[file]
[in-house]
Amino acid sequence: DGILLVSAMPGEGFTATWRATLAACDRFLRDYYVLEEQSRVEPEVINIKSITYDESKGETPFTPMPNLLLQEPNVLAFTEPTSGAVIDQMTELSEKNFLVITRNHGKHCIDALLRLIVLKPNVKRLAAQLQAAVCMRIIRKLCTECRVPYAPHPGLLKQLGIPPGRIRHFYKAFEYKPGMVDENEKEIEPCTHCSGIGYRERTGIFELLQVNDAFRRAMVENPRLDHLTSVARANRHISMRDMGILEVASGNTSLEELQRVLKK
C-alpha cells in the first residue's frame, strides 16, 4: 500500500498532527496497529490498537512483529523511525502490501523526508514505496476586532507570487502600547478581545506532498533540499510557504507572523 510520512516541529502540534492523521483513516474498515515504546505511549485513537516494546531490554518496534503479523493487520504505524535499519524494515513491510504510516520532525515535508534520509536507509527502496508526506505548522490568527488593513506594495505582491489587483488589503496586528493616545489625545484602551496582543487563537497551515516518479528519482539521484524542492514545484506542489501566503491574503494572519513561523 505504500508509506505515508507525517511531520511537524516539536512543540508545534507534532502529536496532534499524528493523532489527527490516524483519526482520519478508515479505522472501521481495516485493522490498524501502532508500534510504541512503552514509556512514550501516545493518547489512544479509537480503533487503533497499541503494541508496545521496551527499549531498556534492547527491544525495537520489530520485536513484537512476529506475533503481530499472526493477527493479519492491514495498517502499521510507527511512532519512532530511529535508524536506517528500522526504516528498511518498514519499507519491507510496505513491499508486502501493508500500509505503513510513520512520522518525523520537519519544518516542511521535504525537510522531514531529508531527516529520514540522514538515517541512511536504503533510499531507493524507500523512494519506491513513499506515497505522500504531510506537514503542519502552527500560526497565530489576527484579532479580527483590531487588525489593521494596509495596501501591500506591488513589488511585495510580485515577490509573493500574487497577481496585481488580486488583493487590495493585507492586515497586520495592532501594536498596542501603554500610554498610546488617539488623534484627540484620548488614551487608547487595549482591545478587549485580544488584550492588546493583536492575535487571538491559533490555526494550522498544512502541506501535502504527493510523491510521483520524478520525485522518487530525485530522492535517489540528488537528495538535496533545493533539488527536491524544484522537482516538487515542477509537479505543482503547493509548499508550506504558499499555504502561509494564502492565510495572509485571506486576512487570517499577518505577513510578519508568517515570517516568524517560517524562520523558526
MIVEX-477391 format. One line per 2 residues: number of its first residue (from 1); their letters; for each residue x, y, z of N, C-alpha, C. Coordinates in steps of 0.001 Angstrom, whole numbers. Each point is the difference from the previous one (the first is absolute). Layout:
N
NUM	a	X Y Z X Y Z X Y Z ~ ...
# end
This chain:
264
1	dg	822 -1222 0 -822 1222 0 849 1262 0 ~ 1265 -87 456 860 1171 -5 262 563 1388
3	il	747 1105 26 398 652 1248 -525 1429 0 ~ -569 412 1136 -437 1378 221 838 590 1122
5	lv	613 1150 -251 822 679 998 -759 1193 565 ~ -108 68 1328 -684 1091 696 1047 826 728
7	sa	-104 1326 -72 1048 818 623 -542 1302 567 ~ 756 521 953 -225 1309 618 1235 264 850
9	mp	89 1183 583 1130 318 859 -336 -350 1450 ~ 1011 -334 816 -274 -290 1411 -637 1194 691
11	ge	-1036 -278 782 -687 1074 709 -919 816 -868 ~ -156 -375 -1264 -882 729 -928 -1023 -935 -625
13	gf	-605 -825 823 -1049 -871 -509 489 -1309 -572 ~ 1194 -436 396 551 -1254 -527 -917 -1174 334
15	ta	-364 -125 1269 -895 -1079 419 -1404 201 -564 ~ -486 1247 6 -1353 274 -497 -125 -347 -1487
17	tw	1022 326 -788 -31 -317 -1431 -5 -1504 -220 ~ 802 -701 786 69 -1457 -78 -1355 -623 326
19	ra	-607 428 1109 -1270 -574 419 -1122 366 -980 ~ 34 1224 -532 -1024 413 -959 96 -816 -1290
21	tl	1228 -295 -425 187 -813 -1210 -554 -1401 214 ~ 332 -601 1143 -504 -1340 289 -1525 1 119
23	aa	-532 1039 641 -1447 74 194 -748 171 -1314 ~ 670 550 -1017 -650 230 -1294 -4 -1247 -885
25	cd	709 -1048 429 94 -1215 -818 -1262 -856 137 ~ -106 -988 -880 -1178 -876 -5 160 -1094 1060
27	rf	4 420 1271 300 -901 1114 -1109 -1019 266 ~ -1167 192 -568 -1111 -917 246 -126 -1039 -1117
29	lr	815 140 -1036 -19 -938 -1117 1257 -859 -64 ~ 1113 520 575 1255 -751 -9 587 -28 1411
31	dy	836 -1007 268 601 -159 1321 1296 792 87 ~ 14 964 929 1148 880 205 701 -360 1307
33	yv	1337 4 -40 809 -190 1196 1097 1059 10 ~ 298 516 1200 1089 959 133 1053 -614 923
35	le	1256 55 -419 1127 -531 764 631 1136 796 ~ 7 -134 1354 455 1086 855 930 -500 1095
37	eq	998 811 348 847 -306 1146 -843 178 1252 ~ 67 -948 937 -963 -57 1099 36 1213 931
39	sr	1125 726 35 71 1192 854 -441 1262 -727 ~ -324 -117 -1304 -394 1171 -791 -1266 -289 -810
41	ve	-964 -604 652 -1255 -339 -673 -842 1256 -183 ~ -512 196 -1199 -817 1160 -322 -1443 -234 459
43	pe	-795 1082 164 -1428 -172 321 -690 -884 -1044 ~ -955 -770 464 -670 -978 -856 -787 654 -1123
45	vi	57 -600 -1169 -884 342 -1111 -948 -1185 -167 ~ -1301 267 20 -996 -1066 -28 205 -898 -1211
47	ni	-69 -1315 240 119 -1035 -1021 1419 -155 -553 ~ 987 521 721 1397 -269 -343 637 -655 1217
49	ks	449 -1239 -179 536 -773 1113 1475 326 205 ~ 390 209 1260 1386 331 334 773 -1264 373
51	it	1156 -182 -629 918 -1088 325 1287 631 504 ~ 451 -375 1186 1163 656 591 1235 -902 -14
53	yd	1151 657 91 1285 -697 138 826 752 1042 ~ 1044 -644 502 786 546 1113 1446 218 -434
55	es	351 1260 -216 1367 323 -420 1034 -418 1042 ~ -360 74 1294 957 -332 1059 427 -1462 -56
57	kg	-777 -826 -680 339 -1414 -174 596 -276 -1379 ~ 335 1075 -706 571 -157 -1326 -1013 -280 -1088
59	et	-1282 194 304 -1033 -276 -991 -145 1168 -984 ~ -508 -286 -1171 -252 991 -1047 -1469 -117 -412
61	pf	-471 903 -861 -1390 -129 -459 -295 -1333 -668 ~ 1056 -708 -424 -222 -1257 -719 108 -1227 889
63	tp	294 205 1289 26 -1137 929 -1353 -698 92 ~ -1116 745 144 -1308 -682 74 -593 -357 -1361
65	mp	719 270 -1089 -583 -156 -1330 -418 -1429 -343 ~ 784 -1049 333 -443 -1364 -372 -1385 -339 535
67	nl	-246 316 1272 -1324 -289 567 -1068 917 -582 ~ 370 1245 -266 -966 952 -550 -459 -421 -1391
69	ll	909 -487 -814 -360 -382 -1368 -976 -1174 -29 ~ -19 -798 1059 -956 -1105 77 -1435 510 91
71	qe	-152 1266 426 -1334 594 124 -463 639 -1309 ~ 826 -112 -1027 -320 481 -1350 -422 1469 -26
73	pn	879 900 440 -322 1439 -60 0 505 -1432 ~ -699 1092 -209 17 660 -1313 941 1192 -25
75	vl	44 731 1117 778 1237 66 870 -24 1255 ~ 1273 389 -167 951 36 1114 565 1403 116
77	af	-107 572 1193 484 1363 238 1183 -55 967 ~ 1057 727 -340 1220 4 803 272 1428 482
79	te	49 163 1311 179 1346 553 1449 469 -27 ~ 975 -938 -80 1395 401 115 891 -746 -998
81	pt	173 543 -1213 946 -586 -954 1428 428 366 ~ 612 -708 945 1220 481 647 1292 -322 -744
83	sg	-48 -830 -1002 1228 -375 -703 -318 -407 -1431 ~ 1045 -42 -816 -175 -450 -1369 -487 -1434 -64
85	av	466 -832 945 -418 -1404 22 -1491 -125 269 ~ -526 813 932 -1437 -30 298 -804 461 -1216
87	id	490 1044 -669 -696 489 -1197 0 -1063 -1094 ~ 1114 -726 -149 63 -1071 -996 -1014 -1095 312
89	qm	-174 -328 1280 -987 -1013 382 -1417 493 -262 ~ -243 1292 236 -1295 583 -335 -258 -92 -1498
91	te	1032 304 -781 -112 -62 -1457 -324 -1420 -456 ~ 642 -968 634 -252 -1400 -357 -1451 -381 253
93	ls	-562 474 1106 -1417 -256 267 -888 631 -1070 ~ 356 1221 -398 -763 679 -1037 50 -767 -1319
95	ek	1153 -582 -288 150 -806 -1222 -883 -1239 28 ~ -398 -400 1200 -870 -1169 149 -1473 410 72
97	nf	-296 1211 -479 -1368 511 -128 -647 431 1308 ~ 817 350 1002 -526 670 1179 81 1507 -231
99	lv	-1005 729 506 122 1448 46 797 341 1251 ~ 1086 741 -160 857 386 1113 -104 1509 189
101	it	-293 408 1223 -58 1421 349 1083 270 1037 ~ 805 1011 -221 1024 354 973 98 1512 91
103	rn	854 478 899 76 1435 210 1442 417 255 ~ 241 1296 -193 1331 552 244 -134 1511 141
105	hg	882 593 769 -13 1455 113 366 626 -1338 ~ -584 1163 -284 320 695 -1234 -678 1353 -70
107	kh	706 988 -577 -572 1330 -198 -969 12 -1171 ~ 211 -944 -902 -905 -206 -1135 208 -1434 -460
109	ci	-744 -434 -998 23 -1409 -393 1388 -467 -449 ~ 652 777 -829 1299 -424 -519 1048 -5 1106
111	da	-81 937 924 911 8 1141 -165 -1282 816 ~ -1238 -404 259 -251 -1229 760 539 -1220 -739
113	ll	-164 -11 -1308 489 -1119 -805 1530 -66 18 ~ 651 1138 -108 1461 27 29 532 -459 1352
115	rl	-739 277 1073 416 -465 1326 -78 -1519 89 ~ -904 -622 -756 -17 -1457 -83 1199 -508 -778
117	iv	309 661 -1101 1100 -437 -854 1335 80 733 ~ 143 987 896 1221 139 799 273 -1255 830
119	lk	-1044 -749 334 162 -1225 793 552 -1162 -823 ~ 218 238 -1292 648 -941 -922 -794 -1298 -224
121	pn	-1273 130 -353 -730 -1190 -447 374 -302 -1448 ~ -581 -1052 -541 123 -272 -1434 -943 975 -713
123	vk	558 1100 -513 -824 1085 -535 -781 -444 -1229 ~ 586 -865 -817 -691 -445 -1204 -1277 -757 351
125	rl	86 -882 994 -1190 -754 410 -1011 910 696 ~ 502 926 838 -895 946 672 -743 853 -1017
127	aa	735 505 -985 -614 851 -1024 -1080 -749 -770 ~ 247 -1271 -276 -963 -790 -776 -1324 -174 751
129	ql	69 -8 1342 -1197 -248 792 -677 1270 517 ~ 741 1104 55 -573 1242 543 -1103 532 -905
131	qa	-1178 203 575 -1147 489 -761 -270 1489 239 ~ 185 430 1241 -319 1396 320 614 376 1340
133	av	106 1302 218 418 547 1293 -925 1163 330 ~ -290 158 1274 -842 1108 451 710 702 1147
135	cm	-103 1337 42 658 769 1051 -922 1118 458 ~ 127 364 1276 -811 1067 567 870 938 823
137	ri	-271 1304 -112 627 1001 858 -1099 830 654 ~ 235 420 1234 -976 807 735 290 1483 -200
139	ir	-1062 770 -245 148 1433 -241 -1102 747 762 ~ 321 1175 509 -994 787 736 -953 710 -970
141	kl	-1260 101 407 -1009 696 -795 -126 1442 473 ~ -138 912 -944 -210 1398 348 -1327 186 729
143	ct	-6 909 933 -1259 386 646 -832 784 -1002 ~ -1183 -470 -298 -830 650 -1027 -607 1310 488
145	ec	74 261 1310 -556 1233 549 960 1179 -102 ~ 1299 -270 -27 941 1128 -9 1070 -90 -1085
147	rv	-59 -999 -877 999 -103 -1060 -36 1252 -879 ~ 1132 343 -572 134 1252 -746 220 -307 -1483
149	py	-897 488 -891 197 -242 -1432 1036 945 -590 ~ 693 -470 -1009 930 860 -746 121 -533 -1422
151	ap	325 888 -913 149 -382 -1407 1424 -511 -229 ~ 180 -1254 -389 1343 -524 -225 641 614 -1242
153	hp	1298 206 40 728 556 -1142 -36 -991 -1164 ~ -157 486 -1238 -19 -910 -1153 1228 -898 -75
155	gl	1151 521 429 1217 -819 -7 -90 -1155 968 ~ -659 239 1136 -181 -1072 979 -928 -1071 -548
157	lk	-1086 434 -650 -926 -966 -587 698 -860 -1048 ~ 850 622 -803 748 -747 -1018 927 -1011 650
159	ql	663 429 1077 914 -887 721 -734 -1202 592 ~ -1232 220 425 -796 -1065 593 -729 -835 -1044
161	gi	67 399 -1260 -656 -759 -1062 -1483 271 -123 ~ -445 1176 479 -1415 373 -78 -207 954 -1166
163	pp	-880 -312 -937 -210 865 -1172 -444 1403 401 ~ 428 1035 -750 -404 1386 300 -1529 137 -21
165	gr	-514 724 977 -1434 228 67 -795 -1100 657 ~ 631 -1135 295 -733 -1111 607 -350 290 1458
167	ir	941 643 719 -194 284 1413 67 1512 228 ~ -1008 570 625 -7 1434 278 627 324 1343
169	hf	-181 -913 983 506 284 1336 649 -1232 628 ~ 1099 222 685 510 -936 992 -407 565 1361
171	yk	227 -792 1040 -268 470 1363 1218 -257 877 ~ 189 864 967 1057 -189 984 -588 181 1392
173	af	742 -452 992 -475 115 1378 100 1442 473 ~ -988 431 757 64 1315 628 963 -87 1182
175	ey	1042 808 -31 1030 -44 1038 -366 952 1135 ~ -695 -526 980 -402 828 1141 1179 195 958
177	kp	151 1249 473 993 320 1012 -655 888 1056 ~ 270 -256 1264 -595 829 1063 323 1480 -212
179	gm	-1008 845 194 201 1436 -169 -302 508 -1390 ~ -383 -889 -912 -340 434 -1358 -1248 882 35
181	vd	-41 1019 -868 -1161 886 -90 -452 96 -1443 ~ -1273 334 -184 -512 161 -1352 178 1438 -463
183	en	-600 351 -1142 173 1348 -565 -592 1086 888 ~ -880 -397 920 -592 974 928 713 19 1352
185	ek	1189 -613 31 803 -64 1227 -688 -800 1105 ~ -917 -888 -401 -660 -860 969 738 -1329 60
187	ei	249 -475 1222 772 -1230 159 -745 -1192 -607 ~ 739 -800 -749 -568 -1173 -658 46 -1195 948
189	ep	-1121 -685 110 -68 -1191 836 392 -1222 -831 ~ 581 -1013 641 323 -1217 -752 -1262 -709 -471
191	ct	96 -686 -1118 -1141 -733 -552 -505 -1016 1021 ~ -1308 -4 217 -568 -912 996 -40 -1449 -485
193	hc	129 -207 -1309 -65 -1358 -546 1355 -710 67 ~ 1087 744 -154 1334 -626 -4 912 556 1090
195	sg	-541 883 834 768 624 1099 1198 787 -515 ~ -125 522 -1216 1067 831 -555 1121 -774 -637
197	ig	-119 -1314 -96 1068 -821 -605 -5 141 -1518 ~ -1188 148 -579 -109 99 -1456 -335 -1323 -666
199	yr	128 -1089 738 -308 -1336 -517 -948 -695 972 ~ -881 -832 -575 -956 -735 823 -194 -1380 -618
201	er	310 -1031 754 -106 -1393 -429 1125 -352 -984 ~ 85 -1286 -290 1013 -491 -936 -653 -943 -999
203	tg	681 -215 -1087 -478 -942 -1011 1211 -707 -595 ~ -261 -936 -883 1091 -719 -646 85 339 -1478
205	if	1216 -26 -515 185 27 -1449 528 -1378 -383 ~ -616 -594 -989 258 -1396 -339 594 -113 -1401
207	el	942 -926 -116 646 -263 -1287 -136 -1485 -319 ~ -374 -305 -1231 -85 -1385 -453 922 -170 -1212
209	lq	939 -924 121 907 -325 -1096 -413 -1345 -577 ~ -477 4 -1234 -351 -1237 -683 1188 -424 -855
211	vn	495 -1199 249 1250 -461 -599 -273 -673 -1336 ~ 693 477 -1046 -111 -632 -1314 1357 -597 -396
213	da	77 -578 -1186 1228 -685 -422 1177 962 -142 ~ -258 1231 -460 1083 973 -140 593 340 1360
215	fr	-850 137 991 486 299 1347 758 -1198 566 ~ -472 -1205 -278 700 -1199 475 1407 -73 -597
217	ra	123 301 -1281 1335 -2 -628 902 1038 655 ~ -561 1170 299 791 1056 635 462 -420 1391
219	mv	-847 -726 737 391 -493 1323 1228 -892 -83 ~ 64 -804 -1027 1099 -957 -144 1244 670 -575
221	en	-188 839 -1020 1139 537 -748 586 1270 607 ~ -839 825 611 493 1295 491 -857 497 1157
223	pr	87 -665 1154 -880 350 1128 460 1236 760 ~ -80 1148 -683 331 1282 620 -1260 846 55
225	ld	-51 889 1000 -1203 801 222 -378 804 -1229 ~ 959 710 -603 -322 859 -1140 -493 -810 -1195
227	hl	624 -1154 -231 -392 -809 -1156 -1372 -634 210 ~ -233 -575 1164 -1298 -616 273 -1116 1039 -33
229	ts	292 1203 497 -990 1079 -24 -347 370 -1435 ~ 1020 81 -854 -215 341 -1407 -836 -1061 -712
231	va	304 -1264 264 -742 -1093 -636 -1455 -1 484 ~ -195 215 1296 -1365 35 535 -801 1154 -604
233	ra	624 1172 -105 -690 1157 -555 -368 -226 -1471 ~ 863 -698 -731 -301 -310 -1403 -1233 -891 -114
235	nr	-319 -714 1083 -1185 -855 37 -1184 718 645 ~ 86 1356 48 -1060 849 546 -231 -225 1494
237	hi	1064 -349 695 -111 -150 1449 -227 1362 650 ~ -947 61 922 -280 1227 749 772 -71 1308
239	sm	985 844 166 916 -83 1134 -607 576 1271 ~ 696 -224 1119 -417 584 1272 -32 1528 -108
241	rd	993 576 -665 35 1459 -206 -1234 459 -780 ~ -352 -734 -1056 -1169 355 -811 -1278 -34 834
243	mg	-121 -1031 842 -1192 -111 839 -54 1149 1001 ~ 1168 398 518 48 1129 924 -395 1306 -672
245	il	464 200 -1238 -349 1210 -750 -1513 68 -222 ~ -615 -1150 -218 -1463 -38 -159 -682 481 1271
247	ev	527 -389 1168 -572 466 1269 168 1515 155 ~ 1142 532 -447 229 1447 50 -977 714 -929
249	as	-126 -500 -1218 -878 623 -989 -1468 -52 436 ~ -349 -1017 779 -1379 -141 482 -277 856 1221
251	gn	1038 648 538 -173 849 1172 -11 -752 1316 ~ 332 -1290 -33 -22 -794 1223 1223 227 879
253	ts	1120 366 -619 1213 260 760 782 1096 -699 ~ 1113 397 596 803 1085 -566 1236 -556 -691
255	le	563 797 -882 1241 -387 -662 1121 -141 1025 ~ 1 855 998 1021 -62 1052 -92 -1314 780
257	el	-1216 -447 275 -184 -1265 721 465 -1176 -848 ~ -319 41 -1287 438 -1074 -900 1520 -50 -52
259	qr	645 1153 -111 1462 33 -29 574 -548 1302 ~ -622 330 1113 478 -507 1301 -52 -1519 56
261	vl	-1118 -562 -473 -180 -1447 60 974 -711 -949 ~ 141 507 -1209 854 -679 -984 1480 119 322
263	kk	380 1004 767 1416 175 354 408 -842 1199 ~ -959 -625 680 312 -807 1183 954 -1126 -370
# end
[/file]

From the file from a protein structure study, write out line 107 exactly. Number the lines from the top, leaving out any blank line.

195	sg	-541 883 834 768 624 1099 1198 787 -515 ~ -125 522 -1216 1067 831 -555 1121 -774 -637